More Than Accounting

IRS Crackdown on Charitable Contributions

Posted by Rhonda Spaulding on October 26, 2007

The IRS has decided to find all of those people who lie about how much they give to the Salvation Army in front of Walmart each Christmas season by requiring receipts for every donation. In the past, you were able to deduct cash contributions that were less than $250 without a receipt. However, this year you need to have a receipt, bank statement, credit card statement or canceled check for every penny you drop in the bucket if you want to deduct it on your tax return. Bank statements and credit card receipts must have the name of the charity, amount and the date posted. For contributions in excess of $250 you must have a receipt from the charity just as in prior years.

If you give by way of payroll deduction, keep your W-2 and a pledge card with the name of the charity. For payroll deductions of $250 or more, the pledge card or other document prepared by the donee organization must also include a statement that the organization does not provide goods or services in whole or partial consideration for any contributions made to the organization via payroll deduction.

In addition, they have also cracked down on the non-cash contributions of clothing and household items. As of August 17, 2006, any clothing or household items donated must be in “good or better condition”. How are we supposed to prove that our old sweaters were in “good or better condition”? One man’s junk is another man’s treasure, right? This standard allows the IRS to deny ALL clothing and household goods deductions. It has made it almost impossible for a taxpayer to sustain this deduction in an audit, even if it is legitimate. If you plan to deduct donations for these types of goods, you might want to take pictures of what you donate or get an appraisal, but who would do an appraisal on someone’s old jeans? It is quickly becoming apparent that these types of donations are just not going to be deductible. According to the IRS, American’s deducted $9 billion for these items on their 2003 tax returns. While some of that might be overstated, I assume that most of it is legitimate and much more is given that isn’t deducted. There are many people like myself who don’t even bother to keep track of these items. I would venture to say that these unreported donations would offset any fraudulent claims anyway.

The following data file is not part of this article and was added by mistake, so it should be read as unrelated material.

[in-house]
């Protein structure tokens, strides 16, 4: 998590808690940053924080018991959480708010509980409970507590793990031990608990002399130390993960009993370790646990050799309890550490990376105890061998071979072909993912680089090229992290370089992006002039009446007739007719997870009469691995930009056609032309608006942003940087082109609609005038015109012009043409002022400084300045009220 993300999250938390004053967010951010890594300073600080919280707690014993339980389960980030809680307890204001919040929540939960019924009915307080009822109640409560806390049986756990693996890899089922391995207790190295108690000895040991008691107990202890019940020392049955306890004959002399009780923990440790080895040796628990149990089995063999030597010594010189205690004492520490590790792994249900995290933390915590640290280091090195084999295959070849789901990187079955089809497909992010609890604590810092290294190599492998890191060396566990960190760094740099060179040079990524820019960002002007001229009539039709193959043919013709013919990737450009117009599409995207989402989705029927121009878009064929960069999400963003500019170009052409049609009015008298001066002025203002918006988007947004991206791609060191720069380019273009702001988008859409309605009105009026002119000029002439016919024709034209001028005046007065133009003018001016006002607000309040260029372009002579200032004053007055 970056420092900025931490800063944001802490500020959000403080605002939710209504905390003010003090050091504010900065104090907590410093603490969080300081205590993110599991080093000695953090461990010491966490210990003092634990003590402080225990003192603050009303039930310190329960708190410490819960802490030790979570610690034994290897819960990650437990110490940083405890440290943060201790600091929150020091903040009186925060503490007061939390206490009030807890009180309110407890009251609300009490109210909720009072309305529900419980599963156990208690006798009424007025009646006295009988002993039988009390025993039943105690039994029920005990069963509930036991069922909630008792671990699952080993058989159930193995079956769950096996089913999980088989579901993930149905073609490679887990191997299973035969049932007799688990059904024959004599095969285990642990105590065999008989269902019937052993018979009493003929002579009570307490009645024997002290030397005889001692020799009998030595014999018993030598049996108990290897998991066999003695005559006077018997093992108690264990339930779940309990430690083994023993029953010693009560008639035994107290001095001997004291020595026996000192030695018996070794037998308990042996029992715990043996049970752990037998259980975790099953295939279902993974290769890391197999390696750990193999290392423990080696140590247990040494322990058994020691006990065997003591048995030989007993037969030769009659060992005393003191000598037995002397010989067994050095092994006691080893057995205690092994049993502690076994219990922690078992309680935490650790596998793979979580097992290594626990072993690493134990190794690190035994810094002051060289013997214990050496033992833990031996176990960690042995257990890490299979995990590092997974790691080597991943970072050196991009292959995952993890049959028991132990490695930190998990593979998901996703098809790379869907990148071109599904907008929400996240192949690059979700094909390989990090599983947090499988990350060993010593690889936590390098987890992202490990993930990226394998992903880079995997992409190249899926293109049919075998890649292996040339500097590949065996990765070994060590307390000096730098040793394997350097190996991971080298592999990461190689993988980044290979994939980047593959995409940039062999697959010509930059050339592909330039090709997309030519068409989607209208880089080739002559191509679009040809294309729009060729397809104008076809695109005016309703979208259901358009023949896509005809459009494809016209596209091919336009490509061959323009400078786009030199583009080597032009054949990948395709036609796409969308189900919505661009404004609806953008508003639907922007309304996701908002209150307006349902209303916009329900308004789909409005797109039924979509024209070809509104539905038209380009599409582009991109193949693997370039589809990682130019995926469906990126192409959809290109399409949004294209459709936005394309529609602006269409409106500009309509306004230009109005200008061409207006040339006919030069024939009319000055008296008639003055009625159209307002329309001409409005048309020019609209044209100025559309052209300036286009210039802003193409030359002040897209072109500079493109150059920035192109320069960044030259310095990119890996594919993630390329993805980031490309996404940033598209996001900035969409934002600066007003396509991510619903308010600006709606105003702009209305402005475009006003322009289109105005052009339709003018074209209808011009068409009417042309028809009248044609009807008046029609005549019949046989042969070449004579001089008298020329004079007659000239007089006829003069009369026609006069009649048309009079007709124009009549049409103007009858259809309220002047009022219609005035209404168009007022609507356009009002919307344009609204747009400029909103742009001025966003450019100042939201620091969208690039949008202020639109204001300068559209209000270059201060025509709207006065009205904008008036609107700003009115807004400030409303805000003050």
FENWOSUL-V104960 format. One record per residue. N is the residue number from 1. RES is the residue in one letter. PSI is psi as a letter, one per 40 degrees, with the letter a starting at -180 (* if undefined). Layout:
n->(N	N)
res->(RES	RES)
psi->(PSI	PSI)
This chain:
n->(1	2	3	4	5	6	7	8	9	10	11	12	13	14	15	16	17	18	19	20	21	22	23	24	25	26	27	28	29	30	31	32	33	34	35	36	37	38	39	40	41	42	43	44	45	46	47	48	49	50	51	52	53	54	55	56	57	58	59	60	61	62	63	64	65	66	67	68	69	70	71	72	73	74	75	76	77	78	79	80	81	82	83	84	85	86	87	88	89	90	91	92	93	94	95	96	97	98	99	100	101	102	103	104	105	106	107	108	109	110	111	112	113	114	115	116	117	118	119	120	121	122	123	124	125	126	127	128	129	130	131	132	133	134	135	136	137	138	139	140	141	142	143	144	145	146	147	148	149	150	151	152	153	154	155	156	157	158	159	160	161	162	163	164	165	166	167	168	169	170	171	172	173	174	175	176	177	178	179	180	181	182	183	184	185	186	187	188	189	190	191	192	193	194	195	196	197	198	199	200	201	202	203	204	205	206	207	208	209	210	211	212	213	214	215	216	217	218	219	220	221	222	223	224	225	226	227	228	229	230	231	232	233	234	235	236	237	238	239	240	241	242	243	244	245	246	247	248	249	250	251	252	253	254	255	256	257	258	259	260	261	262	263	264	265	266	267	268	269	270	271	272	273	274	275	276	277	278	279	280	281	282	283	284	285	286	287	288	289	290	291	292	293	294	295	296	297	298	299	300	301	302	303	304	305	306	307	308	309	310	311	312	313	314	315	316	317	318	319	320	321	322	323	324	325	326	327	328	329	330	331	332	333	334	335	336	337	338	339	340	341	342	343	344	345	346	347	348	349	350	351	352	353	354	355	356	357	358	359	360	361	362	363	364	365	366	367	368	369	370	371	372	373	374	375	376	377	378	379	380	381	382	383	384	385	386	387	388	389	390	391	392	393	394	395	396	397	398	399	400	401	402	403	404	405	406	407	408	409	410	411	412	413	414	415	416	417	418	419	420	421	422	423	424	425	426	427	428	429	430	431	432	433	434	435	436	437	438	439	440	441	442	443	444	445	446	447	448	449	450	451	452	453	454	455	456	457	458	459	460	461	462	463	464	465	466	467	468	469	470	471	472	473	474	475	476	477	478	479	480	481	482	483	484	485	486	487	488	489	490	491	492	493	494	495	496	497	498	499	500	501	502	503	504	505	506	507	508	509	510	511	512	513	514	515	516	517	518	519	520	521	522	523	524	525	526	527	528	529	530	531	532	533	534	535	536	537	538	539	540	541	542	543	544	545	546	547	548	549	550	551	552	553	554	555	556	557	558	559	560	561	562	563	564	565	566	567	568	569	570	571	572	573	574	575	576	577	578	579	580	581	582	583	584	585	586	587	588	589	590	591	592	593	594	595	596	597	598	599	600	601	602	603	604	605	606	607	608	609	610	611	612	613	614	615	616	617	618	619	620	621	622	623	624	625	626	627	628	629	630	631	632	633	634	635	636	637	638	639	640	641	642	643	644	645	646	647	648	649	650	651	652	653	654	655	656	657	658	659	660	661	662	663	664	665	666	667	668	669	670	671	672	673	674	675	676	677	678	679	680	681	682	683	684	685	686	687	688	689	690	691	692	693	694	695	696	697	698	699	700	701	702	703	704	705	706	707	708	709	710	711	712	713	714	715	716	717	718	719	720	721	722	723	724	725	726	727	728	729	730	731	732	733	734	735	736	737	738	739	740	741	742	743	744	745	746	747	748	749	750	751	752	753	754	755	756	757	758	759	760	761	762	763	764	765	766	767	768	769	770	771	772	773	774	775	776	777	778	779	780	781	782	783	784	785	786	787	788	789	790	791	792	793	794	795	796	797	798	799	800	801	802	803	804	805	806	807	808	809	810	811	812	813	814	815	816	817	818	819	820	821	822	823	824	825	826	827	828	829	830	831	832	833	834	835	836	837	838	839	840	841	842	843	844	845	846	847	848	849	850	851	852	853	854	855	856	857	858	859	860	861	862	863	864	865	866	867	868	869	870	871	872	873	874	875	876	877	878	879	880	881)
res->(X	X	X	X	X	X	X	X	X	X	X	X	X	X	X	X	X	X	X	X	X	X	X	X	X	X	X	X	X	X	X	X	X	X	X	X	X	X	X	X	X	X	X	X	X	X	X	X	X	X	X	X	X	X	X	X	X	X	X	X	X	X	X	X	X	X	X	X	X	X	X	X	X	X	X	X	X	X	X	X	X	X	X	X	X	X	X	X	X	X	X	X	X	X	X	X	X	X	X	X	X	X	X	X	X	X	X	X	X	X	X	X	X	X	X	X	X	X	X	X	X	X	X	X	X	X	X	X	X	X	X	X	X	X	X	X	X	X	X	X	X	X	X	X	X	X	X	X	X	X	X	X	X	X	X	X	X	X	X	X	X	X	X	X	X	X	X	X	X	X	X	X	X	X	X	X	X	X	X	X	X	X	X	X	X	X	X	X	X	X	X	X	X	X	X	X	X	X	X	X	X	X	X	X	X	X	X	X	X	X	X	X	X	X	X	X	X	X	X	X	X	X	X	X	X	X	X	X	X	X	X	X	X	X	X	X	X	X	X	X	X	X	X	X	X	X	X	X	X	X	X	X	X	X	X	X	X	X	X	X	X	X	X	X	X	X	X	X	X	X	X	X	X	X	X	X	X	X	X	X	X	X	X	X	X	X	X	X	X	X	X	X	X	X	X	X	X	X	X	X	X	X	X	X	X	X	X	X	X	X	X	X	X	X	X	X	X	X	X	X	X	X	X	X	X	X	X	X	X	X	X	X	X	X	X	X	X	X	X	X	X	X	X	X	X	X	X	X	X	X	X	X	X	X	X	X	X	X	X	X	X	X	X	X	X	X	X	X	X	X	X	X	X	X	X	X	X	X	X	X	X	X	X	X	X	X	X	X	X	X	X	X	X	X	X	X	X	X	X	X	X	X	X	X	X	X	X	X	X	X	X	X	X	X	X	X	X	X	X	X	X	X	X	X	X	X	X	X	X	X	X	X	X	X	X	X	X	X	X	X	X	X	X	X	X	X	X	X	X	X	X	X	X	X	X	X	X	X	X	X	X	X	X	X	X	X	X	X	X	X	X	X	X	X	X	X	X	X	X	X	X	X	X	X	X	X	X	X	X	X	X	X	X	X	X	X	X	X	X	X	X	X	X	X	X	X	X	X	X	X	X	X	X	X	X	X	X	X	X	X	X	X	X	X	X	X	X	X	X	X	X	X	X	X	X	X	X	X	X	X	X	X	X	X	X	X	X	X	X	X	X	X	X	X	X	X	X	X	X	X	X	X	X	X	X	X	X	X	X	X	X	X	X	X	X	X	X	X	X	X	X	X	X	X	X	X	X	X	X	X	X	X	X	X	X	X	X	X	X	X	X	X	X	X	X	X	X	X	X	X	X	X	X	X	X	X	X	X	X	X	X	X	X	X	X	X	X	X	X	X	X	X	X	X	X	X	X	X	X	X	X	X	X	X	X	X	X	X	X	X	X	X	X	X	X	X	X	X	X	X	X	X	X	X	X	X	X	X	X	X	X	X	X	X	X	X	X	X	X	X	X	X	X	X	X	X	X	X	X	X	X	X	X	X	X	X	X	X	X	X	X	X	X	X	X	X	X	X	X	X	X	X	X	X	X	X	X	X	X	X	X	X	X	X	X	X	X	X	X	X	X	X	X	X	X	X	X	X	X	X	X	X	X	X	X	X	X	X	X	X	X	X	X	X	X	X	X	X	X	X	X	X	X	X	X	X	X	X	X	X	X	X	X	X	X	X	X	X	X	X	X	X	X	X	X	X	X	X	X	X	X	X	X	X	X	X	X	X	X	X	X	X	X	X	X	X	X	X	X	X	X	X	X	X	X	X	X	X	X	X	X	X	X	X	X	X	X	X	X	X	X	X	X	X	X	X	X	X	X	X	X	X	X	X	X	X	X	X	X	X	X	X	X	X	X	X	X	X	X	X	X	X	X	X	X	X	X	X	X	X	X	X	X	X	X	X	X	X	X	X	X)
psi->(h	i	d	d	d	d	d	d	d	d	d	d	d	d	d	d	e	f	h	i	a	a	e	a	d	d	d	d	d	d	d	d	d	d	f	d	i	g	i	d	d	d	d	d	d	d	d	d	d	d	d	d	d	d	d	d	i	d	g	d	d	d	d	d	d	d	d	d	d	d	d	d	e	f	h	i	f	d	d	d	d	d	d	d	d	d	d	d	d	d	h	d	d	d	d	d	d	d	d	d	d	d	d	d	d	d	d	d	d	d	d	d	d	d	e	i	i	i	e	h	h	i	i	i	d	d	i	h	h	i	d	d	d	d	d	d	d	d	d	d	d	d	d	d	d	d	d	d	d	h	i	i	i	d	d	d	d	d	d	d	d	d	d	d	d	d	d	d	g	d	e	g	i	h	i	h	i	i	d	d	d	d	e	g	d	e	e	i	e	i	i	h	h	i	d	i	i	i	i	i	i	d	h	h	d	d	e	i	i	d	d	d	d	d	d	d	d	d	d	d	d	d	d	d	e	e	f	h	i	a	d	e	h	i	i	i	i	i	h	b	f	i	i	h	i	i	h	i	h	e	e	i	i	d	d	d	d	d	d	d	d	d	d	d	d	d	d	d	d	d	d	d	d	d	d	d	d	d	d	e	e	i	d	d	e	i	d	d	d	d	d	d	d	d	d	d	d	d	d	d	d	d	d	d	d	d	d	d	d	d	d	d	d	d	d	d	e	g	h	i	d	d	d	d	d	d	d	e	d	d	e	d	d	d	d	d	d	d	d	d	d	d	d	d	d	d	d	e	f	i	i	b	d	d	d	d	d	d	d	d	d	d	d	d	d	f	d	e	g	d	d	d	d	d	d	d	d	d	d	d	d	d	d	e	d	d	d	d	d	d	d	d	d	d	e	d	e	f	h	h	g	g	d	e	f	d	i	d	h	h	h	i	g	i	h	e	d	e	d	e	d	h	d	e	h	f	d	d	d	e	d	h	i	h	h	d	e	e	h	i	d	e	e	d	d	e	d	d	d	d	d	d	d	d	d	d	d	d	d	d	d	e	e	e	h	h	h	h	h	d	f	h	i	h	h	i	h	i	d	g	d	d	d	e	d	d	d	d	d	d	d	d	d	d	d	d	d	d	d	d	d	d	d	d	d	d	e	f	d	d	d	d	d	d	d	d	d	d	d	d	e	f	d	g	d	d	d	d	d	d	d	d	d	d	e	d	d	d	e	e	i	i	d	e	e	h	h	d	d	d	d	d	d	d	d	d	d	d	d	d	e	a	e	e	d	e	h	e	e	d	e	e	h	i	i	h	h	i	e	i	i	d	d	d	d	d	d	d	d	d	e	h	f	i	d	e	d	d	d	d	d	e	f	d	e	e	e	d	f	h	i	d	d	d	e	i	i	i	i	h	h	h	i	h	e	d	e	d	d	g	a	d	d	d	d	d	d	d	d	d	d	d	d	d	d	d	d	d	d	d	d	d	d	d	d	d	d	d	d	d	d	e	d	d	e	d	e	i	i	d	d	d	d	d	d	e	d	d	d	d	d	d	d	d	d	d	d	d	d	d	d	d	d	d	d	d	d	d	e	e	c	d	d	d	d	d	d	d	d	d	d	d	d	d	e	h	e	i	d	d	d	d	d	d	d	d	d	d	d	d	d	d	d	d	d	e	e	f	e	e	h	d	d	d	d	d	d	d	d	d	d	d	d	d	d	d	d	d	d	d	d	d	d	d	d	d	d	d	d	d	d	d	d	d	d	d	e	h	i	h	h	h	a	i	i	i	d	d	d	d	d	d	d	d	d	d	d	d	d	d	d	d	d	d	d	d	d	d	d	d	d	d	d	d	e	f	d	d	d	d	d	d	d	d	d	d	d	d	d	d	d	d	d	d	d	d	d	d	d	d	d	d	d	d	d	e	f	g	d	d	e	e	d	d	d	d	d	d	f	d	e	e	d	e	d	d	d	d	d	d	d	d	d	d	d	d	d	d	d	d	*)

I am pretty sure the deduction for contributions was put in place to encourage donations to charitable organizations. Will this new law discourage people from giving that $5 to the Salvation Army or prevent someone from giving a $10 bill to the American Red Cross? Perhaps, but I don’t think America is the most generous nation on earth because it is deductible on our tax returns. Keep giving but maybe you just need to write more checks!

UPDATE: For those who might doubt my last comment about the generosity of the American people, read this story about the donations for the people in California displaced by the wildfires… “Donations Pour in for Calif. Fire Victims”

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